In 1949 Cantrell came into his own as an unlimited driver, winning every race but one and capturing his first (and last) Gold Cup in My Sweetie. Driving Such Crust IV in the 1952 Gold Cup race in Seattle, he barely escaped death when the boat caught fire and exploded in the south turn during Heat 2. A Coast Guard patrolman pulled an unconscious Cantrell from the cockpit of the hydroplane, which burned to the water line. "Wild Bill" spent 46 days recuperating in a Seattle hospital. Ever resilient, he came back in 1953 to have one of his best years on the unlimited circuit.
In 1954 Cantrell joined up with Detroit's Joe Schoenith and his son, Lee, the latter of whom also drove for the family's Gale team. The relationship would last for 22 years, and it was magical at the start. In 1954 Lee Schoenith and "Wild Bill" won every major race but the Gold Cup. Lee Schoenith piloted Gale V to the national high-point championship. Cantrell and Gale IV were second. Cantrell won the President's Cup in Gale IV that year in Washington, D.C., and he and the Schoenith family were invited to the White House to receive the trophy from Dwight D. Eisenhower (1890-1969).
Of course, it was also in this first year with the Schoeniths that Cantrell and Gale IV ended up attending Dr. Black's garden party. While not exactly magical, it was certainly entertaining, more so because no one was injured. And, once again, "Wild Bill" justified his nickname.
Never a Dull Moment
On the morning of June 26, 1950, a new unlimited hydroplane named Slo-Mo-Shun IV set a one-mile straightaway record of 160.323 miles per hour on Lake Washington. The Slo-Mo IV was designed by Ted Jones (d. 2000), and built by Seattle shipwright Anchor Jensen (1918-2000). (Note: Some sources credit Jensen with the boat's design, and the conflicting claims have never been definitively resolved.) The owner and driver was Stan Sayres (1896-1956), a Seattle entrepeuner and Chrysler dealer. The previous world-record speed on water was held by Malcolm Campbell -- 141.740 m.p.h., set in 1939 in England. Sayres beat it by nearly 19 m.p.h., a remarkable feat. In 1952 he bested himself, clocking 178.49 m.p.h. over a measured mile, again on Lake Washington.
Slo-Mo IV and Slo-Mo V changed the metrics of unlimited hydroplane racing. They were incredibly fast, although sometimes hampered by stability issues and occasionally outfoxed by other drivers. Cantrell had won the 1949 Gold Cup in Detroit driving My Sweetie; the next five consecutive Gold Cups were won by either Slo-Mo IV or Slo-Mo V, with four different drivers. From the day they came on the scene, the Slo-Mos were formidable foes to every other boat on the water.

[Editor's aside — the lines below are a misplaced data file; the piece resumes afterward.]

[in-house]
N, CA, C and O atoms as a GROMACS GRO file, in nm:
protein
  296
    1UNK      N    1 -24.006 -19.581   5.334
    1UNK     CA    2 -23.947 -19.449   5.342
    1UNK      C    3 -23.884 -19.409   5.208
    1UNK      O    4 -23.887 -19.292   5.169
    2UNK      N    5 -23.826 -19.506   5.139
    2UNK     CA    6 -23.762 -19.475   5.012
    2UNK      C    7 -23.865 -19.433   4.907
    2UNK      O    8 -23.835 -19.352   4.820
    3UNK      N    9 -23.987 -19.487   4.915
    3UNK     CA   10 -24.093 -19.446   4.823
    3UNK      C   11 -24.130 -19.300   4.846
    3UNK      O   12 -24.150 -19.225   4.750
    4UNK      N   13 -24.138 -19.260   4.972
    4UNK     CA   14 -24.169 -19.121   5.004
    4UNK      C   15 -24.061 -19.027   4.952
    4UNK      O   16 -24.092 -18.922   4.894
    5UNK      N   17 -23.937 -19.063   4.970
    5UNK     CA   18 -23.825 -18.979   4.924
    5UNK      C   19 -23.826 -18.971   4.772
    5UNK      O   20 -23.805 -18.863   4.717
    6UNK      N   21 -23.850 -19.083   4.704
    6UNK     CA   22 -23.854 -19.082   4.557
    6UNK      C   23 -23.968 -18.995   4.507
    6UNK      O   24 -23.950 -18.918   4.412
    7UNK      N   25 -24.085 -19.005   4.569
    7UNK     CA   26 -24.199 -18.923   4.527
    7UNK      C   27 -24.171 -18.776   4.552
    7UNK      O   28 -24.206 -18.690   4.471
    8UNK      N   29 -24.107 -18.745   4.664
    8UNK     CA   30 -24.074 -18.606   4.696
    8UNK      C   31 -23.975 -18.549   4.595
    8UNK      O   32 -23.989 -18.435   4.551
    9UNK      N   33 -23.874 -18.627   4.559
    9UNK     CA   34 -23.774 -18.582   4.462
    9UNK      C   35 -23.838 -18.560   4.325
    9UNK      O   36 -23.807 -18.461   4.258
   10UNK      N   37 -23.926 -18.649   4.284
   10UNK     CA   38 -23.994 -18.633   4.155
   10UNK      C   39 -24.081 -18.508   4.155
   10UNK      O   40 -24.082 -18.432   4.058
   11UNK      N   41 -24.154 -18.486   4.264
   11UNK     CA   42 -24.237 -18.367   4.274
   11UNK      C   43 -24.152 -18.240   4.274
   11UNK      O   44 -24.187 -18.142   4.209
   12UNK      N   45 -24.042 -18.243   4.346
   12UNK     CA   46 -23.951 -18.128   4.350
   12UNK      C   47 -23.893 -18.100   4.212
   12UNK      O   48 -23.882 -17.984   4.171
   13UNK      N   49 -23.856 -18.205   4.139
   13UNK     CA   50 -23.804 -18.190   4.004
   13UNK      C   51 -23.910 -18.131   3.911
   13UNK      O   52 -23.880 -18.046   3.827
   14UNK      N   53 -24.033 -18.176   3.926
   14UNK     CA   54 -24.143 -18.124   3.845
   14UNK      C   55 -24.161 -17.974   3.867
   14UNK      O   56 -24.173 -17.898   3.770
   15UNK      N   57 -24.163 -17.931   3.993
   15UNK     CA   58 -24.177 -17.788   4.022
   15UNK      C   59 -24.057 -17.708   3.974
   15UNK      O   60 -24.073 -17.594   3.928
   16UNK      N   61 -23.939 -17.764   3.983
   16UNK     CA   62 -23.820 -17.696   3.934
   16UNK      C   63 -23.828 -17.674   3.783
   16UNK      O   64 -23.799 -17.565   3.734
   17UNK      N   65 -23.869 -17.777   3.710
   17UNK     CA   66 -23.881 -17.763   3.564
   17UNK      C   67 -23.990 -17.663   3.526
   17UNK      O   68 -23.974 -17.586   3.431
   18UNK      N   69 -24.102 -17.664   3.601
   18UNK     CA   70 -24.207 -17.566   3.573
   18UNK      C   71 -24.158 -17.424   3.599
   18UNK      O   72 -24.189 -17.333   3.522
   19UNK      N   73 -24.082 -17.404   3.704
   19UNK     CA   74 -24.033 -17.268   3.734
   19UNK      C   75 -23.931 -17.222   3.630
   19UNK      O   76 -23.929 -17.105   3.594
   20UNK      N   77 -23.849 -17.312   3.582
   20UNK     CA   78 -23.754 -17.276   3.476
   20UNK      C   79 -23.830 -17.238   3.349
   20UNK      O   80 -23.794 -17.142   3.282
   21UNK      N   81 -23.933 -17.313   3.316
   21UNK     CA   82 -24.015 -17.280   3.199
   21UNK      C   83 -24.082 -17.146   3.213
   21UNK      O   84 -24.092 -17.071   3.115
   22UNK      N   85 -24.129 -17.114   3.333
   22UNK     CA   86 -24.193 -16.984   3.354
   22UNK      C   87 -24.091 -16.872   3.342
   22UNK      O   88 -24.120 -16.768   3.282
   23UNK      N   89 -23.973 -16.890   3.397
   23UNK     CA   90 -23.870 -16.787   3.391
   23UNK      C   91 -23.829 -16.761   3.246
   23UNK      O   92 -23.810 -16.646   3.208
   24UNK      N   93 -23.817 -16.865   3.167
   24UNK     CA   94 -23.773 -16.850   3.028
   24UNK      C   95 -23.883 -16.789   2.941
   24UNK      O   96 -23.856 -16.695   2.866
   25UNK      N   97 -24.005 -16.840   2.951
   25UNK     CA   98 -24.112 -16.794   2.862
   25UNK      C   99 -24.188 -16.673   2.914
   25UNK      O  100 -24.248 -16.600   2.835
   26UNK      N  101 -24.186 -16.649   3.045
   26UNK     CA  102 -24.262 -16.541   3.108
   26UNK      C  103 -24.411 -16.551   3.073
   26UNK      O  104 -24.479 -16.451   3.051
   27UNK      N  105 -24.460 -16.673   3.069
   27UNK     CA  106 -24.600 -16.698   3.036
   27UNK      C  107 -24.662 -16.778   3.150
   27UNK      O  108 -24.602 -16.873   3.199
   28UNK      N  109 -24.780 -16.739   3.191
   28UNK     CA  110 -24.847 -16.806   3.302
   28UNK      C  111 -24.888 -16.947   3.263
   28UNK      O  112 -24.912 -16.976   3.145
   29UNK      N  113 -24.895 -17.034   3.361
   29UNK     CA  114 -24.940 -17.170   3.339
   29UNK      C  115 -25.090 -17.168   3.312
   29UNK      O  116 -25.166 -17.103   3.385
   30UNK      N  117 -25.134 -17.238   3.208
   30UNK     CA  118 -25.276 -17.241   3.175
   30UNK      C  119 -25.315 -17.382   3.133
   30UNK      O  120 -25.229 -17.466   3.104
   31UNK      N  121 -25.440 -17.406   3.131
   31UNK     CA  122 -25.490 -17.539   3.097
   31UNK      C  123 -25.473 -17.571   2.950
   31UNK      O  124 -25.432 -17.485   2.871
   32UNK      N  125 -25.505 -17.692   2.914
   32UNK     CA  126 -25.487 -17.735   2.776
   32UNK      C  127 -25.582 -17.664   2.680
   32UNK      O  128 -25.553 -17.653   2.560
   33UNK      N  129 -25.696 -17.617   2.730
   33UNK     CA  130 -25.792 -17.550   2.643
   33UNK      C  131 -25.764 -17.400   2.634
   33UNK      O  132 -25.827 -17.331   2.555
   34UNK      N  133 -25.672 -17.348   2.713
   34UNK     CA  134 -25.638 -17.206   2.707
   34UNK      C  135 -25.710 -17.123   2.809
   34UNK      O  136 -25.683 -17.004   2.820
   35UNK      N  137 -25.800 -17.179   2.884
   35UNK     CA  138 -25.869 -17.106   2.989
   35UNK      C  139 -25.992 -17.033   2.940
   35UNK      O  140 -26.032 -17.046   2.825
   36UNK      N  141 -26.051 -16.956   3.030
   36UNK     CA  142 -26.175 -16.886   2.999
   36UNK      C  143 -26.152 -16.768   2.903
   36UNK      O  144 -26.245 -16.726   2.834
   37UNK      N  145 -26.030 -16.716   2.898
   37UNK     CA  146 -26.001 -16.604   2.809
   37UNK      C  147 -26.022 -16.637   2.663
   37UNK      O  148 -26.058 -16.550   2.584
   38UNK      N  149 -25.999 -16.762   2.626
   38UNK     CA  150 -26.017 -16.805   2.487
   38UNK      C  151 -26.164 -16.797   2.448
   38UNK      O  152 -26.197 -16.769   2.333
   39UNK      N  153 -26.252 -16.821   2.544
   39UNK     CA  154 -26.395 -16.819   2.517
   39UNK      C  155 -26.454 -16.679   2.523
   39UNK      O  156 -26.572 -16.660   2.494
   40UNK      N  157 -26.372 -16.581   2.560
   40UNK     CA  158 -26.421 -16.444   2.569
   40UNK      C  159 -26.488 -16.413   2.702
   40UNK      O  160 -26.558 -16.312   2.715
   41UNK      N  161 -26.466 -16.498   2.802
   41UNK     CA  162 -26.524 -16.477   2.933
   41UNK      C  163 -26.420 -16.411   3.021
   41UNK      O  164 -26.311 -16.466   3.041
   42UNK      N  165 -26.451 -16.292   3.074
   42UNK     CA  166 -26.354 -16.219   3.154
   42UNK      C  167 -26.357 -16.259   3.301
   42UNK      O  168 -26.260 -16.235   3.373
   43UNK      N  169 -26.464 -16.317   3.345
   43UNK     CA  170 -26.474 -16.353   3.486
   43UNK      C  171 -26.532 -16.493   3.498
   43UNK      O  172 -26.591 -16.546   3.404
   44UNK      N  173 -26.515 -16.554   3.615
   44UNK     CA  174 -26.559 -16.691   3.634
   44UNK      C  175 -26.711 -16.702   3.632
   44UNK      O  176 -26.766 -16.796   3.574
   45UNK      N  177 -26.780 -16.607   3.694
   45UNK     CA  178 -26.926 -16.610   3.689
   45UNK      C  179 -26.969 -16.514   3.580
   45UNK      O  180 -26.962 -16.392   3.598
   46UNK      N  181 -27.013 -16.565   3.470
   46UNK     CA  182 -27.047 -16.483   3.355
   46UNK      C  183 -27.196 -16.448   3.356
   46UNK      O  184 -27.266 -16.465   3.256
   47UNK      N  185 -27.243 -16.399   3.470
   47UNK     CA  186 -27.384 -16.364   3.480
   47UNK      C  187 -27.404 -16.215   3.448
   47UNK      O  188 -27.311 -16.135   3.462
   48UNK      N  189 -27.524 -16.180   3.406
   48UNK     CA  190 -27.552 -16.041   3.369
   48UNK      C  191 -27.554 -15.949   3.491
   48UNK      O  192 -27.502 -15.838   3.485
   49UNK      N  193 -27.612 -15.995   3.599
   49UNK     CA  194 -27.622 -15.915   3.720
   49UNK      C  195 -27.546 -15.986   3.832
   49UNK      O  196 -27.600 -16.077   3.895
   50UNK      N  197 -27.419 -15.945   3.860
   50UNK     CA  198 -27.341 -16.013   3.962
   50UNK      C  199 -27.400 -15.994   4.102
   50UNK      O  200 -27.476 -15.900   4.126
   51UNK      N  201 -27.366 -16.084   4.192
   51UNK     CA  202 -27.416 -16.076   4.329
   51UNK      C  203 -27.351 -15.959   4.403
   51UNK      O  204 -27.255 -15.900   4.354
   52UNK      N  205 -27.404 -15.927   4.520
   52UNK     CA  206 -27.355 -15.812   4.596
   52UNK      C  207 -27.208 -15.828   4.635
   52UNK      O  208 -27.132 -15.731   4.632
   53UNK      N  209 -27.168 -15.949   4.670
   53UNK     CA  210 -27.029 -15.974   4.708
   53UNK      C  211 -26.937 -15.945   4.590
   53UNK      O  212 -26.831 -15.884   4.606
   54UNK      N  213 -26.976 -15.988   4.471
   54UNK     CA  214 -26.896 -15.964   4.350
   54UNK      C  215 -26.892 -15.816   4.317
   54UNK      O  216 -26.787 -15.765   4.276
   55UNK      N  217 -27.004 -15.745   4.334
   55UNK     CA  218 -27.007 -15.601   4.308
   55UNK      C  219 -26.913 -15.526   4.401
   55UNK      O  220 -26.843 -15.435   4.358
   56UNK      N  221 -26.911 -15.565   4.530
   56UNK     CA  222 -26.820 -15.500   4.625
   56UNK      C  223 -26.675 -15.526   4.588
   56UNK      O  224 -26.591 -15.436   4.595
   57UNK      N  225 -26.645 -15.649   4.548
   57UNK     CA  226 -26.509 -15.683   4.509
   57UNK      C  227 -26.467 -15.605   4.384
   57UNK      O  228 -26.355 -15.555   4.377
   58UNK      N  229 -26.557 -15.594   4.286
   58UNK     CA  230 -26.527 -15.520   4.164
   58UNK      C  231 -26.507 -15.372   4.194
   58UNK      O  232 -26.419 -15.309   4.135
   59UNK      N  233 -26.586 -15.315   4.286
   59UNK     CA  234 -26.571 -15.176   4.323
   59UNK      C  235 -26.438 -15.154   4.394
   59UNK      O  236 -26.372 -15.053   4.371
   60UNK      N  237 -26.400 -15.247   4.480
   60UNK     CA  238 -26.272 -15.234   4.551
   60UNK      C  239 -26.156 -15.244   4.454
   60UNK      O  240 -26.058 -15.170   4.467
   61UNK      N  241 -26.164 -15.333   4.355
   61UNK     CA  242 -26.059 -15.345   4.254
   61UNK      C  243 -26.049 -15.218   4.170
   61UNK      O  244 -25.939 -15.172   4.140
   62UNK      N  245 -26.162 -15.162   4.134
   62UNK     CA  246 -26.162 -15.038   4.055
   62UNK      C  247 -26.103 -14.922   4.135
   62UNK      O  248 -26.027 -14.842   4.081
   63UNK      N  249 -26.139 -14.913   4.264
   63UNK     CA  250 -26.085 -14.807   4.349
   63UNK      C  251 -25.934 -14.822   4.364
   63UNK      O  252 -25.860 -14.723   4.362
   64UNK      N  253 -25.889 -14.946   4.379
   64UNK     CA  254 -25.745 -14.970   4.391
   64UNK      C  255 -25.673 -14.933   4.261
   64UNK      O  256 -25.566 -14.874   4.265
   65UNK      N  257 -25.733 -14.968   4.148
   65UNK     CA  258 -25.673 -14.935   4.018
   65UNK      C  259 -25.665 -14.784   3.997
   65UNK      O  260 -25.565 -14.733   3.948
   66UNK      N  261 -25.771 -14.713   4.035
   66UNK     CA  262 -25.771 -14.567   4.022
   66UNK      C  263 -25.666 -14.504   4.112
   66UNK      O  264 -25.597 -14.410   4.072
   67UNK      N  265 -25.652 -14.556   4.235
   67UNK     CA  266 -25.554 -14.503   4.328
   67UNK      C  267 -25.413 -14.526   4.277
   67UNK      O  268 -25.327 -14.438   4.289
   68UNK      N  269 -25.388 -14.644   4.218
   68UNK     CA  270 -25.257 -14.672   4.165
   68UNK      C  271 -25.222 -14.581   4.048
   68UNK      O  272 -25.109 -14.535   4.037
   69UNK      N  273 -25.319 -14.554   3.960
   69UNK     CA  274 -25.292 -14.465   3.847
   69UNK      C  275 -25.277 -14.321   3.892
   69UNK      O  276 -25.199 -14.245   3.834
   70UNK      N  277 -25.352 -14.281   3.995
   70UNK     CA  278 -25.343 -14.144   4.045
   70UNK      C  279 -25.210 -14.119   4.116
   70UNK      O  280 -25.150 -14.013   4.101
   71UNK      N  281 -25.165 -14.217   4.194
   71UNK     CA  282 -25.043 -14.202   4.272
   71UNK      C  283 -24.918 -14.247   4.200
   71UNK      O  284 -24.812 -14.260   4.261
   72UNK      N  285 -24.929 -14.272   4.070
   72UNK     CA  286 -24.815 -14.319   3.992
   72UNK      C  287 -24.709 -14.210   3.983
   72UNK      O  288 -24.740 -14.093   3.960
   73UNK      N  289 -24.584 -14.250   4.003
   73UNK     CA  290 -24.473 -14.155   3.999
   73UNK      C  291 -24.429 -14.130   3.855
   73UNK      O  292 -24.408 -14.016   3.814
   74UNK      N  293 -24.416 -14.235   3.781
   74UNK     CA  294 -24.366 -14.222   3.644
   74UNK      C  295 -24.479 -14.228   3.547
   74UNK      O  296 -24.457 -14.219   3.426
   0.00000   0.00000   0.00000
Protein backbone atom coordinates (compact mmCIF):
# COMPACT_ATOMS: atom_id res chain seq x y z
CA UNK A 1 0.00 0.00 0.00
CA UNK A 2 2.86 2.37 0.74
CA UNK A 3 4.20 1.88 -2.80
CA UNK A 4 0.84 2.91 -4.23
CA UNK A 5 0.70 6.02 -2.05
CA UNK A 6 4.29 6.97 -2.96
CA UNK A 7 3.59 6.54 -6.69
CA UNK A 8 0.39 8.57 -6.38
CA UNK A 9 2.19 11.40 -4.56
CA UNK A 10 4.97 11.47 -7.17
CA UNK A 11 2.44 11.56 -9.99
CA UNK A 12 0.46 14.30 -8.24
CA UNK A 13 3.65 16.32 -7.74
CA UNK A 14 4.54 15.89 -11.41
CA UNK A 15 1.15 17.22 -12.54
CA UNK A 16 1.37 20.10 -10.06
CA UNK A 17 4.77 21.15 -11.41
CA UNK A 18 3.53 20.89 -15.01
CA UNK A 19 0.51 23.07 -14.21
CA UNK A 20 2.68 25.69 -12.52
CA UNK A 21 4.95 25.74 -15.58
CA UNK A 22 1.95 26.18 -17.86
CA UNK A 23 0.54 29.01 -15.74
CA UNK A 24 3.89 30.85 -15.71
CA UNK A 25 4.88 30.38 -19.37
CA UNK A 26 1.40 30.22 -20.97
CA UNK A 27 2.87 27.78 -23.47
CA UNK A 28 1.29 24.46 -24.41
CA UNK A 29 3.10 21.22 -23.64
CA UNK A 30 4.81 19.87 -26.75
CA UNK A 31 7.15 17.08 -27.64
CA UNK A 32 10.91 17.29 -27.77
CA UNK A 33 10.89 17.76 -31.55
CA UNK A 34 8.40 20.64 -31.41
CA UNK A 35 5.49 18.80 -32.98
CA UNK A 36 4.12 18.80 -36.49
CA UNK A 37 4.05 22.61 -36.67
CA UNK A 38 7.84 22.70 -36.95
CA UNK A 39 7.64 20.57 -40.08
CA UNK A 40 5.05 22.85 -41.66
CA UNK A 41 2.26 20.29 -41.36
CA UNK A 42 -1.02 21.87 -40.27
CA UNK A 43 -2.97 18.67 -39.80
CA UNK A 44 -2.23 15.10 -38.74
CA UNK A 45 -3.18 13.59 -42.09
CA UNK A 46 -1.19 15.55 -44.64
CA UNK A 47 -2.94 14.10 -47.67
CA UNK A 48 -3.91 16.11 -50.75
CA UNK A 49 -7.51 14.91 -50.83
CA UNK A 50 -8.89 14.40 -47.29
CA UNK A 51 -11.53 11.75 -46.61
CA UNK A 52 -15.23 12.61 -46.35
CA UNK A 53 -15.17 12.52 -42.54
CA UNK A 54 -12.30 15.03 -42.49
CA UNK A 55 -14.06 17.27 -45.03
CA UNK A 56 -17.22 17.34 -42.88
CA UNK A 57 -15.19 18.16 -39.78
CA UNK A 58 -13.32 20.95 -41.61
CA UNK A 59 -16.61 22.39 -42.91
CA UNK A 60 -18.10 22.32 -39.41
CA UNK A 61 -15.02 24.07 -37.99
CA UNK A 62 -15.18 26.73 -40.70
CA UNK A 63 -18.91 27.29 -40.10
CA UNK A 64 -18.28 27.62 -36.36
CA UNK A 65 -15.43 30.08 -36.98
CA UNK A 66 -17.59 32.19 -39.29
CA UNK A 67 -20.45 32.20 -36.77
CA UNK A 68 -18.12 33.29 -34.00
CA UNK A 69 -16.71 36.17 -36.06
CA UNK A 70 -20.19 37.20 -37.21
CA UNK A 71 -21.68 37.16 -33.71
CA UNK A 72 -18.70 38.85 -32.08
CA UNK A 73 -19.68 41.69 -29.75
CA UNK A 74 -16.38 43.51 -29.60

The qualifying speeds for the 50th annual Gold Cup race, held in Seattle in 1954, demonstrated the Slo-Mo Shuns' dominance, but also the fact that rival teams were beginning to catch up. Slo-mo V, driven by Lou Fageol and using for the first time a Rolls Royce Merlin engine, roared around the course at an average 111.632 m.p.h. Its sister ship, Slo-Mo IV, with Joe Taggart in the cockpit, was third fastest, at 103.22 m.p.h. But edging it out for the second-fastest qualifying speed was "Wild Bill" Cantrell in Gale IV, who made it around the course at 103.74 m.p.h. His teammate Lee Schoenith, driving Gale V, clocked in at 99.901 m.p.h.
On race day, August 7, handicappers picked Slo-mo-shun V (U-37) to win, Gale V (U-55) a close second, Slo-mo-shun IV (U-27) for third, followed by Miss U.S. (U-2) and Gale IV (U-54), noting that the fifth-place pick had "experienced driver Bill Cantrell" in the cockpit ("1954 APBA Gold Cup"). This was true, but there had been both good and not-so-good experiences in "Wild Bill"'s long career, and this one would end up in the latter category.
In the first heat, both Slo-mo-shun IV and Gale V were penalized a lap for jumping the gun, virtually eliminating them from winning the heat unless every other boat went dead in the water (and four of the eight that made it onto the course did just that). Cantrell in Gale IV was leading going into the first turn. Slo-Mo V, which had crossed the starting line in fourth place after being trapped behind other boats, trailed him. Then Lou Fageol put the pedal to the metal. Coming out of the first corner Slo-Mo V showed her speed, flying by Gale IV. Cantell was in range for two laps, then died in the north turn and coasted to a stop. Slo-mo V won the heat, followed by Detroit's Miss U.S. and Gale V. On the scorecard, the speed of the fourth-place boat, Miss Cadillac, also from Detroit, was listed as "too slow to clock" ("1954 APBA Gold Cup"). Even more embarrassing, Slo-Mo-Shun IV actually ran out of gas before finishing, but managed to last longer than the four dropouts.
Until she broke down, Gale IV had stayed close to the screaming-fast Slo-Mo V in the first heat, and there were hopes that with a little luck, Cantrell could pull off a win in Heat 2. It was not to be. An entertaining, if perhaps slightly embellished, account by hydroplane writer Michael Prophet, reported: